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I'm just curious about the language used in the following bounty reason.

One or more of the answers is exemplary and worthy of an additional bounty

It says that one or more of the answers is worthy of a bounty. I just started a bounty of 100 rep and it doesn't look like I can divide them among multiple answers. So why would it say that more than one is worthy if I can only award a bounty once?

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    @Pekka웃 But it could easily say "one of the answers is...". The way it is written now makes it sound like you can award the bounty to multiple people (at least to me) – Kodos Johnson Mar 30 '18 at 16:50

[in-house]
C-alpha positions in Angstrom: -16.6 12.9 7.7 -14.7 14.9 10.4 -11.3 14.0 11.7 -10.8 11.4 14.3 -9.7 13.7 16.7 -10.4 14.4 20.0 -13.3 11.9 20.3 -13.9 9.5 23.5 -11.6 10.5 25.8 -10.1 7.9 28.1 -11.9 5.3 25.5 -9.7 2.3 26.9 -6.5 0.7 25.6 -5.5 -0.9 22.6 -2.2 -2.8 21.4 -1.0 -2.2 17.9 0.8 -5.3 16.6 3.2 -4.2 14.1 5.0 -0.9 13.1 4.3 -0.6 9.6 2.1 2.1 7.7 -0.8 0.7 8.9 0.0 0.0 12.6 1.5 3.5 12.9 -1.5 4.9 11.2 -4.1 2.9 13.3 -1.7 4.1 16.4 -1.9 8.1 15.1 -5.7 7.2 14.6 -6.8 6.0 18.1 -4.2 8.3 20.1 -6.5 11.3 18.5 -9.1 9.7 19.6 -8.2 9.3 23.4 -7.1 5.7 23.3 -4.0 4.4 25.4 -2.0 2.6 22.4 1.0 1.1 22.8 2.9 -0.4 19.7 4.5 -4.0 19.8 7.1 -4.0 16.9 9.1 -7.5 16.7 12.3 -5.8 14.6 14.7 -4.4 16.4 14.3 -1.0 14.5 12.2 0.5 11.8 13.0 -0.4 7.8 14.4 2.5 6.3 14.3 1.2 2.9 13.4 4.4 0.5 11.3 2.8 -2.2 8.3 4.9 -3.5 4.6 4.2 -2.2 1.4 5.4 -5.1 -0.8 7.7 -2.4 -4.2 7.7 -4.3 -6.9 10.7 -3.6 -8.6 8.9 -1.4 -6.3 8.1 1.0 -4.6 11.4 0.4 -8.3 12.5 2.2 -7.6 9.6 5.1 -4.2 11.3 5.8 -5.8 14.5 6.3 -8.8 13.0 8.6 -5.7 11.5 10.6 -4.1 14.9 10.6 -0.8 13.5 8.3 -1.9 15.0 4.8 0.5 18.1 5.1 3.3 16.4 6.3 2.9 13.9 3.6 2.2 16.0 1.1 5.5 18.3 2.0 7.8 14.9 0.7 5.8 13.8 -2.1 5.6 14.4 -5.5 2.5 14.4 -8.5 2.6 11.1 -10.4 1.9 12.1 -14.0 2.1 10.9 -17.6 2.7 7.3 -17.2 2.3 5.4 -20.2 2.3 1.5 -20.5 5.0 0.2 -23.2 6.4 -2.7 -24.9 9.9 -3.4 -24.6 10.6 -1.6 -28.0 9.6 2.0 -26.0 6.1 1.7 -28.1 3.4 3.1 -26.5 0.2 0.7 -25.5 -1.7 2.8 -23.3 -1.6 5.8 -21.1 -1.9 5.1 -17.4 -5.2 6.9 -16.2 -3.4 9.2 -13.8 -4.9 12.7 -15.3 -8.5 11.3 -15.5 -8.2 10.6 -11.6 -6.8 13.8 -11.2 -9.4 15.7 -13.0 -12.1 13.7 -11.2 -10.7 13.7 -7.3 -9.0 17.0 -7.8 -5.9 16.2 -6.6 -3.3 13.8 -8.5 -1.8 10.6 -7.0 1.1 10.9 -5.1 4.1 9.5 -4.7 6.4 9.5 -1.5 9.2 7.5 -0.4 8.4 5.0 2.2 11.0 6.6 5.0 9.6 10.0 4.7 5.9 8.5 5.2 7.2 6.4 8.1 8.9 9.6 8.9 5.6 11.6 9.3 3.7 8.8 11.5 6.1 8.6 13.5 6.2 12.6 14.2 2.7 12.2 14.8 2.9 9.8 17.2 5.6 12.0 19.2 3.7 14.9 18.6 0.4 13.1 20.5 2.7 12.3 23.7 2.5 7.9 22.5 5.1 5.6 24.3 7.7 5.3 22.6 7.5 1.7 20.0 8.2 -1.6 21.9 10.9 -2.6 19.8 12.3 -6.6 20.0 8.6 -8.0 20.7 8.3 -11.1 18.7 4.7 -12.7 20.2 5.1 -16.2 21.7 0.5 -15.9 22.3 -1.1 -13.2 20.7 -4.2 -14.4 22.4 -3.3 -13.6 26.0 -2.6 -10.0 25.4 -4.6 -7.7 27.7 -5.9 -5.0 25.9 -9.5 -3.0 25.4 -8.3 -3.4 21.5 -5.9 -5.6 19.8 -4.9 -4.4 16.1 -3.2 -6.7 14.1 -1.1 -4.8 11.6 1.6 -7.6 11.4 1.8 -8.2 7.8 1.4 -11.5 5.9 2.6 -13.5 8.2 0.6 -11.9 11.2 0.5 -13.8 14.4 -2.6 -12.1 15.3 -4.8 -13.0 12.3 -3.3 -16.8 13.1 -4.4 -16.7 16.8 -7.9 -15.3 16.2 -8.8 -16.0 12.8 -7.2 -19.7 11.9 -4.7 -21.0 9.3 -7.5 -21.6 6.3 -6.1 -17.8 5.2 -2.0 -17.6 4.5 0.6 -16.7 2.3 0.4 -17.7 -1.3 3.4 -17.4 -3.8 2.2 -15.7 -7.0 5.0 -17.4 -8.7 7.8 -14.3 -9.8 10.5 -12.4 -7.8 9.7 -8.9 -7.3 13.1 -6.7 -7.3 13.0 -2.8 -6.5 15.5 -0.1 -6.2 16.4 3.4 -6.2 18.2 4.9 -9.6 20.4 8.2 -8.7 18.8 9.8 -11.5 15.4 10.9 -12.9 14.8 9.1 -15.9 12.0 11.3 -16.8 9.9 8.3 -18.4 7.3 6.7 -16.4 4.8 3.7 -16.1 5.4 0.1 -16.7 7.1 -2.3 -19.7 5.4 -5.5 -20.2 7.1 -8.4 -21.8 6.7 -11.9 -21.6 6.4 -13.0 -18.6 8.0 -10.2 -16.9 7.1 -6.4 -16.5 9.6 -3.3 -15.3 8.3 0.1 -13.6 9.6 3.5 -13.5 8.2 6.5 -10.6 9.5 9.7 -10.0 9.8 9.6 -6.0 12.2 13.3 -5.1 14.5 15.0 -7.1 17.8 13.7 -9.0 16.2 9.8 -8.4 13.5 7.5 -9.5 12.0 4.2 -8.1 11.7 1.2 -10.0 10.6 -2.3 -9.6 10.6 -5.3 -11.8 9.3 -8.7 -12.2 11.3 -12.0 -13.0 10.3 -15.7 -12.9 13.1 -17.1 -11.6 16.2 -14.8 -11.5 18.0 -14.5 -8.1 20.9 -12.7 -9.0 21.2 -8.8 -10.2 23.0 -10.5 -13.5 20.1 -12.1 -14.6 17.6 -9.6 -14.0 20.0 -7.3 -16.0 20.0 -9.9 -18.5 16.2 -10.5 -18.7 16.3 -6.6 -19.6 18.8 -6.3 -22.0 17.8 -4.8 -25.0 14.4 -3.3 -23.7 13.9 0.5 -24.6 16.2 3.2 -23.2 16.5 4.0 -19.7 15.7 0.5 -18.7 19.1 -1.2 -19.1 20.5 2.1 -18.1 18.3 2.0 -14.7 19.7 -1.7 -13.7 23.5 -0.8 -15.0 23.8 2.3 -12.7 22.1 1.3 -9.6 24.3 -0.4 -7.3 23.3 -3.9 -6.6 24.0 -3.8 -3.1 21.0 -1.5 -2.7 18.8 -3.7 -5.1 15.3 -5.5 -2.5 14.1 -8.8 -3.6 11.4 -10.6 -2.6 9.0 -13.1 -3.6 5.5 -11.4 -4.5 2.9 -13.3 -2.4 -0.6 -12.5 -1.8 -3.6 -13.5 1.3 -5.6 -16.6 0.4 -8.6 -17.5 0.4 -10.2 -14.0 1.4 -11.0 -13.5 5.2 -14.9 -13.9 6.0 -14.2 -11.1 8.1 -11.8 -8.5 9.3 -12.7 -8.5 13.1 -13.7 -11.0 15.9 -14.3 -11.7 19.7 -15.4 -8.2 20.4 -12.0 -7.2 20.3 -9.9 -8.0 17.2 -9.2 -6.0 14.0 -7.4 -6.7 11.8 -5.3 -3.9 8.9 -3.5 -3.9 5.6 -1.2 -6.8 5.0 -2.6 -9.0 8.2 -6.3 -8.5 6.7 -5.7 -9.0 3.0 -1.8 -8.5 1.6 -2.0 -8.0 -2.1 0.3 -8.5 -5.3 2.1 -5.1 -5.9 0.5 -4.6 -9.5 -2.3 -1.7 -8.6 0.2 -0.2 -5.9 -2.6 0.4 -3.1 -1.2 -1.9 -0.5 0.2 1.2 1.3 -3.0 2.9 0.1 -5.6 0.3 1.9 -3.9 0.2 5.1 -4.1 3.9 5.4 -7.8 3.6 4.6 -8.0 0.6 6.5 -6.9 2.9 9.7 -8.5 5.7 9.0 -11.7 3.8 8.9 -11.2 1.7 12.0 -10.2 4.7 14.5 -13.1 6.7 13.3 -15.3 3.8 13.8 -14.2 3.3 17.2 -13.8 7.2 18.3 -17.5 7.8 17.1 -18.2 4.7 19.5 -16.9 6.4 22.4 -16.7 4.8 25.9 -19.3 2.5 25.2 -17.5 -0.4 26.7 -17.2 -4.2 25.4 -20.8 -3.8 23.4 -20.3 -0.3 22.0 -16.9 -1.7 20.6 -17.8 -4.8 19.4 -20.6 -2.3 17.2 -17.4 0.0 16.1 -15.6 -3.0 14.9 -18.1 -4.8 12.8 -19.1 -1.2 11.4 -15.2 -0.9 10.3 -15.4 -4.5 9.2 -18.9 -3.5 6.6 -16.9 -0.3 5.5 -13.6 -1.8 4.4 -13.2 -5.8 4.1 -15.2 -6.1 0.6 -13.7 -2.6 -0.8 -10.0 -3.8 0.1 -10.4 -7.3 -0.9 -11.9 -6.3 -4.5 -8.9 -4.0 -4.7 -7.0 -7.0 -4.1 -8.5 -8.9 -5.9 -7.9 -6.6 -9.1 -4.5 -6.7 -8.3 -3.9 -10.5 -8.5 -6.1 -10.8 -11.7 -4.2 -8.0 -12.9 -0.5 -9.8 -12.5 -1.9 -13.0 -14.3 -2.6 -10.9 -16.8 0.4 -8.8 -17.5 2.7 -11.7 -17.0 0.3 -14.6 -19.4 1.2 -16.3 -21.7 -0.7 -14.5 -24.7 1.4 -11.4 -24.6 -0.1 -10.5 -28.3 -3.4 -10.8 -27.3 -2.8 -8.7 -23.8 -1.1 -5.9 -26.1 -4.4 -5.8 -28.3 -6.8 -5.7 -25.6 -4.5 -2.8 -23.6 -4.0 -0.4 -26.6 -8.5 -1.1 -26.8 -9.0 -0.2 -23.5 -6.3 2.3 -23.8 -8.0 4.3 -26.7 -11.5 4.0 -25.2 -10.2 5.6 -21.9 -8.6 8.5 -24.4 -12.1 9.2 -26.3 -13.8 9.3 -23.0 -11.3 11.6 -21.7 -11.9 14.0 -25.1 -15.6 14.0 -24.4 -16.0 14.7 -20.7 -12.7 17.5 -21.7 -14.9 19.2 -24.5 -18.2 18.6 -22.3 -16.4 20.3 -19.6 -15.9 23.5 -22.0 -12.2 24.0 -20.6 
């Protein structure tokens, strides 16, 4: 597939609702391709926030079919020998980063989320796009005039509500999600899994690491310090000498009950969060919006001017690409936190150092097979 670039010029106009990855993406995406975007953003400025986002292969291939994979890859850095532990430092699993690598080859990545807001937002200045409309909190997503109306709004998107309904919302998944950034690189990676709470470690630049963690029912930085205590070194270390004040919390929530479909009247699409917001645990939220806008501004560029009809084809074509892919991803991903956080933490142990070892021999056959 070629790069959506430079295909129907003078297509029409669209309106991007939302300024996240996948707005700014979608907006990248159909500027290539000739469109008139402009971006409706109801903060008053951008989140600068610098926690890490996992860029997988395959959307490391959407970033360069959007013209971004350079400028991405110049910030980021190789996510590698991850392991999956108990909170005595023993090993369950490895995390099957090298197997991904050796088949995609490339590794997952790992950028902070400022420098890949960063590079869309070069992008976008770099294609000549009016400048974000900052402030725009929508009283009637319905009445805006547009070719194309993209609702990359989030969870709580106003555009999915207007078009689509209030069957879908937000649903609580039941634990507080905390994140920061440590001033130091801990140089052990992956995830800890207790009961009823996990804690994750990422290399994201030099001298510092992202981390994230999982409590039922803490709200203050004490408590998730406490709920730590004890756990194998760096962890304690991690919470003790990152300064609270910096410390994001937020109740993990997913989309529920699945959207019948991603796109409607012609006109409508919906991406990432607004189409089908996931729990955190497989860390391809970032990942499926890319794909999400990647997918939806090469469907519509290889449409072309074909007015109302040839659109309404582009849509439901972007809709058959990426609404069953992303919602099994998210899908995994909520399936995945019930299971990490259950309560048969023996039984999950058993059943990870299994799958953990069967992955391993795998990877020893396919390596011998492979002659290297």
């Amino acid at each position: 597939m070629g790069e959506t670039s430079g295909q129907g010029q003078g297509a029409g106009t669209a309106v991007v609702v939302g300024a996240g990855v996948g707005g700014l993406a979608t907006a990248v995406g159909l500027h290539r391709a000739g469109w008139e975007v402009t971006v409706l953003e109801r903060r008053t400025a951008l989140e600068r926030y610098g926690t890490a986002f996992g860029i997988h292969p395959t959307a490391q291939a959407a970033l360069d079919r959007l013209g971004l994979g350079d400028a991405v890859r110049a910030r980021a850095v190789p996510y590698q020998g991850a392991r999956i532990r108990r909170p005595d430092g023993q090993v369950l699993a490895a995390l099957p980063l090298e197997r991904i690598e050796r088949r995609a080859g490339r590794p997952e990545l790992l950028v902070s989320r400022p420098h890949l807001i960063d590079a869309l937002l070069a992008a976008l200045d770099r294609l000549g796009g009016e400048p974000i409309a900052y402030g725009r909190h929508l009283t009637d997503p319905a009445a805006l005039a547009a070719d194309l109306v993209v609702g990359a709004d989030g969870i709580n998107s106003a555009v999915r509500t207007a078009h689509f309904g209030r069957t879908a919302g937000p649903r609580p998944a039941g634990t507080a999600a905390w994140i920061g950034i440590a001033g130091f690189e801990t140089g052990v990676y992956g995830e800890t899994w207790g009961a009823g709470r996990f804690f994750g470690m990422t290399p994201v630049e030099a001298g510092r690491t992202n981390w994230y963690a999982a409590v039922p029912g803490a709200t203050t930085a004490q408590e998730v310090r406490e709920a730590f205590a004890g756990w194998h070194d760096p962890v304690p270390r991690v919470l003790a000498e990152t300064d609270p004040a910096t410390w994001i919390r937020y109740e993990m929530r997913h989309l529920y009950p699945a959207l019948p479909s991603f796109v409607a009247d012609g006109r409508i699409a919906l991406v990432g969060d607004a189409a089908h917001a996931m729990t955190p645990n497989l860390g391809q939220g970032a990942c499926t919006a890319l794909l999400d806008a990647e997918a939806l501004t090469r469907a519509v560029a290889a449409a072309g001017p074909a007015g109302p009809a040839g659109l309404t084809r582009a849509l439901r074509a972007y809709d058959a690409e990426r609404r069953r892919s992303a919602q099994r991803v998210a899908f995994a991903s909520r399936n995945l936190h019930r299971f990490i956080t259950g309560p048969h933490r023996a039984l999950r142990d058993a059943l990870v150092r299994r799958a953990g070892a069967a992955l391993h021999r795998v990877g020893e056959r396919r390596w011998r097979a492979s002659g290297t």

• Of course. I misread your question. I guess it's technically correct as you can award several bounties in a row to different answers... but "one of the answers" really sounds like the more logical choice, yeah – Pekka Mar 30 '18 at 16:51
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You can award as many bounties per question as you like. You just have to award them one by one. The "One or more" verbiage is intended to convey this to the bounty setter so they don't feel like they have to choose exactly one answer, and to answerers so they don't get confused seeing another bounty being handed out after one has been awarded to an existing answer.

Perhaps it would be less confusing to the bounty setter if it just said "One of the answers" instead. And perhaps it's true that in the vast majority of cases only one of the answers really is getting that bounty. But I can absolutely see why they went with "One or more".

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